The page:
Where, however, as here, "an ALJ perceives inconsistencies in a treating physician's report, the ALJ bears an affirmative duty to seek out more information from the treating physician and to develop the administrative record accordingly... by making every reasonable effort to re-contact the treating source for clarification of the reasoning of the opinion." Toribio v. Astrue, No. 06-cv-6532, 2009 WL 2366766, at *10 (E.D.N.Y. July 31, 2009) (internal quotations omitted); see also id. ("The ALJ should seek such information when a medical report contains a conflict or ambiguity that must be resolved, [or] the report is missing necessary information."). If necessary, the ALJ must act sua sponte in order to fulfill this duty. Schaal v. Apfel, 134 F.3d 496, 505 (2d Cir. 1998).

Moreover, the ALJ found that Dr. Wolin's May 2009 statement contained a "critical ommission" because it was unclear as to whether or not plaintiff's alleged noncomplaince with treatment aggravated her condition. Because the ALJ believed that Dr. Wolin's opinion contained omissions, he was under an obligation to further develop the record. Rivera v. Astrue, No. 06-CV-3326, 2009 WL 705756, at *7 (E.D.N.Y. Mar. 16, 2009) (holding that an ALJ has a duty to develop the record and the reasons for a treating psychotherapist's opinions).

Finally, there is an unexplained gap in the medical record with regard to Plaintiff's mental health treatment at Horizon. Although the record indicates that she was initially seen by Horizon in November, 2008, and she reported routine counseling and psychiatric visits to consultative examiner Ryan in November, 2008, there are no treatment records related to mental health counseling until Dr. Wolin's Medical Assessment dated May 19, 2009. The next set of treatment notes from Horizon began on March 2, 2010, almost one year later. T. 447. On April 27, 2010, Dr. Wolin wrote that he had not seen Plaintiff since November 24, 2009, but noted that she had been seen by a Nurse Practitioner in February and in March of 2010. T. 445. Neither the November, 2009, nor the February, 2010 visit are documented in the record.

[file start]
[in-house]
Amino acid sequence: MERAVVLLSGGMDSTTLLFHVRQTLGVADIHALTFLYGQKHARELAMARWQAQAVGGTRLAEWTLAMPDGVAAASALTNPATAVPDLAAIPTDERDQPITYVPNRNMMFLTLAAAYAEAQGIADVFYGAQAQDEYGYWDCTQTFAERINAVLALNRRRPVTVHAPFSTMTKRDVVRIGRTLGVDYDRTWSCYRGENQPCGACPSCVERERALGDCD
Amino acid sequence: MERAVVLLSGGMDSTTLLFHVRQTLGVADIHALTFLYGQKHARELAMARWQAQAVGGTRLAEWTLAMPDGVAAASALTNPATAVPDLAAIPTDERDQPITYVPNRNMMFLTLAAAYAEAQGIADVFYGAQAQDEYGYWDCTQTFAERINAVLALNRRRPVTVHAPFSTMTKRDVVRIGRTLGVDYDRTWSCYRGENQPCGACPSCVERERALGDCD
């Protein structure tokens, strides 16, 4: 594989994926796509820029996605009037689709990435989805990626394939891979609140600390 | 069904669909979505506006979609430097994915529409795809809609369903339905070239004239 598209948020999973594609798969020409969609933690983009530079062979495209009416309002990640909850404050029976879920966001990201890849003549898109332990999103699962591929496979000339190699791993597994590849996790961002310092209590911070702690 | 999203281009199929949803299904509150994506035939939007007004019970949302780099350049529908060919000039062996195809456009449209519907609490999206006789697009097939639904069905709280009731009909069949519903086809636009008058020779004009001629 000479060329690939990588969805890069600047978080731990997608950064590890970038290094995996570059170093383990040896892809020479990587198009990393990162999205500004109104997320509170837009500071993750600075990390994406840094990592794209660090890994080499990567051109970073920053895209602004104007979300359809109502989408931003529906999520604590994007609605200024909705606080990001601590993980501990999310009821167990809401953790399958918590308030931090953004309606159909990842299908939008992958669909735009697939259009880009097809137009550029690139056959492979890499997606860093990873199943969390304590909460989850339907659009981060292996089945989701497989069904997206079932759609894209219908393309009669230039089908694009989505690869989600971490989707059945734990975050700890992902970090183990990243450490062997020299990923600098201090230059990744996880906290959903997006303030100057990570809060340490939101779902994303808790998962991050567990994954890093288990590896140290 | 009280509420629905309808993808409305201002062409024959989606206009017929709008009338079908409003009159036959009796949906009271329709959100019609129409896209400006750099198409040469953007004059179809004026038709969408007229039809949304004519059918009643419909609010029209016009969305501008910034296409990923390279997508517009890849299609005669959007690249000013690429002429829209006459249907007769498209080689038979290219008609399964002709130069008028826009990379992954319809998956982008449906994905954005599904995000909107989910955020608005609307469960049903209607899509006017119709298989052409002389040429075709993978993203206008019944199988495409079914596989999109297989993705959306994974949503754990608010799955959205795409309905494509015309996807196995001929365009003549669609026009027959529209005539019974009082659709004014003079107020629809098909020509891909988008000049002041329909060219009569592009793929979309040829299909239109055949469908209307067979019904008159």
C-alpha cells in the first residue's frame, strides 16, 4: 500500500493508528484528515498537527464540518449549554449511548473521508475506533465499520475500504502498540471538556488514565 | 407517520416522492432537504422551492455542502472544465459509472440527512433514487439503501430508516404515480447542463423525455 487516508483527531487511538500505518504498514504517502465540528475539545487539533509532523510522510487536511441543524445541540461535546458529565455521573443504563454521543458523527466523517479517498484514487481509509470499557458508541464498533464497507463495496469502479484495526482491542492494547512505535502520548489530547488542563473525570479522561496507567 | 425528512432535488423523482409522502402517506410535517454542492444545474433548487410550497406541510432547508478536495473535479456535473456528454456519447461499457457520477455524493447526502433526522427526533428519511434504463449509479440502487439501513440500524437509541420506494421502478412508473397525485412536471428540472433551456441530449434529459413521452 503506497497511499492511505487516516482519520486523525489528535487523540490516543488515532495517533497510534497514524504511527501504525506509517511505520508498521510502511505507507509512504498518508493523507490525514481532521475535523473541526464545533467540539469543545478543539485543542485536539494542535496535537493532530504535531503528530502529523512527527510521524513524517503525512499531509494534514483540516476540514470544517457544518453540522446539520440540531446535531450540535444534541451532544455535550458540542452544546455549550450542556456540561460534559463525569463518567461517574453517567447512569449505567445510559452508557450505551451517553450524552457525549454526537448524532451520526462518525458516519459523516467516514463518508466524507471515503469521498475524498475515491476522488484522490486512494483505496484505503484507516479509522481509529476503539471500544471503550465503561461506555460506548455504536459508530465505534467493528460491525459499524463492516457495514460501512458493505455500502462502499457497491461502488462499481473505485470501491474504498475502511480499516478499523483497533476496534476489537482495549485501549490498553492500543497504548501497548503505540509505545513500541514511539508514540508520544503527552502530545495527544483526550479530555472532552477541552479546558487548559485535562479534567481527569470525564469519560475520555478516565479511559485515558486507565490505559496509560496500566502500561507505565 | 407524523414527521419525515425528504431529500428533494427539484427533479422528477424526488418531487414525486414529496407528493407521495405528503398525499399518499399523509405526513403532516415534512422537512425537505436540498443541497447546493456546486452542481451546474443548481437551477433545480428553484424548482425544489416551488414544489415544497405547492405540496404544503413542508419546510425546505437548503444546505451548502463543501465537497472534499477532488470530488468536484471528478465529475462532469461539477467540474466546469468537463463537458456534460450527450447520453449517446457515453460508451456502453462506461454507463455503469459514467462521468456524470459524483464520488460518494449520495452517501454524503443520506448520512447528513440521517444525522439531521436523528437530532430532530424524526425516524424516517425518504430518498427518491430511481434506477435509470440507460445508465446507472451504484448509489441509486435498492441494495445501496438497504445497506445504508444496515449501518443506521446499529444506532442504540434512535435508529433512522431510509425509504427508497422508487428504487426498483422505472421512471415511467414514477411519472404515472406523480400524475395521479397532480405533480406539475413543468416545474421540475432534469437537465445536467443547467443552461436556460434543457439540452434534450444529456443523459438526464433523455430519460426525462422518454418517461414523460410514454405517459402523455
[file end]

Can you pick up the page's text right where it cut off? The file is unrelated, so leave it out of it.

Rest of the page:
In view of the important role Horizon played in Plaintiff's mental health treatment, which forms the crux of her SSI application, the Court finds that there was reason to believe that the missing information was necessary to properly evaluate Dr. Wolin's opinion as a treating source. It was, therefore, error for the ALJ in failing to re-contact Horizon to determine whether it had the relevant records concerning Dr. Wolin's treatment notes and the basis for his Medical Assessment. Where there are "clear gaps" in the administrative record, the ALJ cannot reject the diagnosis of a treating physician without first attempting to obtain the missing information. See Rosa, 168 F.3d at 79; see also, e.g., Morlando v. Astrue, No. 10cv1258, 2011 WL 4396785, at *4 (An "ALJ's duty to develop the record is especially important in cases involving mental impairment.") (internal quotation omitted).

Because the records are from a treating psychologist and are referenced in the record, and because the ALJ was under a duty to follow through to ensure a complete record, this error requires reversal of the ALJ's decision and remand for compliance with the Commissioner's regulation.

D. Remaining Contentions

In light of the conclusion reached by the ALJ with response to substantial gainful activity and the weight to be given to Plaintiff's treating physician's opinion, see Sections A and B, supra, the Court need not address Plaintiff's remaining claims as to the ALJ's credibility determination and whether the RFC was supported by substantial evidence.


For the reasons set forth above, Defendant's motion for judgment on the pleadings (Dkt. #13) is denied, Plaintiff's cross-motion for judgment on the pleadings (Dkt. #12) is granted, and this matter is remanded to the Commissioner for the reasons stated above for further administrative proceedings pursuant to 42 U.S.C. § 405(g), sentence four. Upon remand, the ALJ shall reconsider the weight to be given to the opinion of Dr. Wolin, and shall attempt to obtain additional medical records from Horizon, or any other relevant medical source. The ALJ shall consider all evidence in determining the plaintiff's residual functional capacity. Finally, unless the ALJ determines that plaintiff is disabled under the regulations because of her impairments and age, the ALJ shall proceed to step 5 of the five-step analysis to determine if plaintiff is capable of performing any work. The Clerk of the Court is directed to close this action.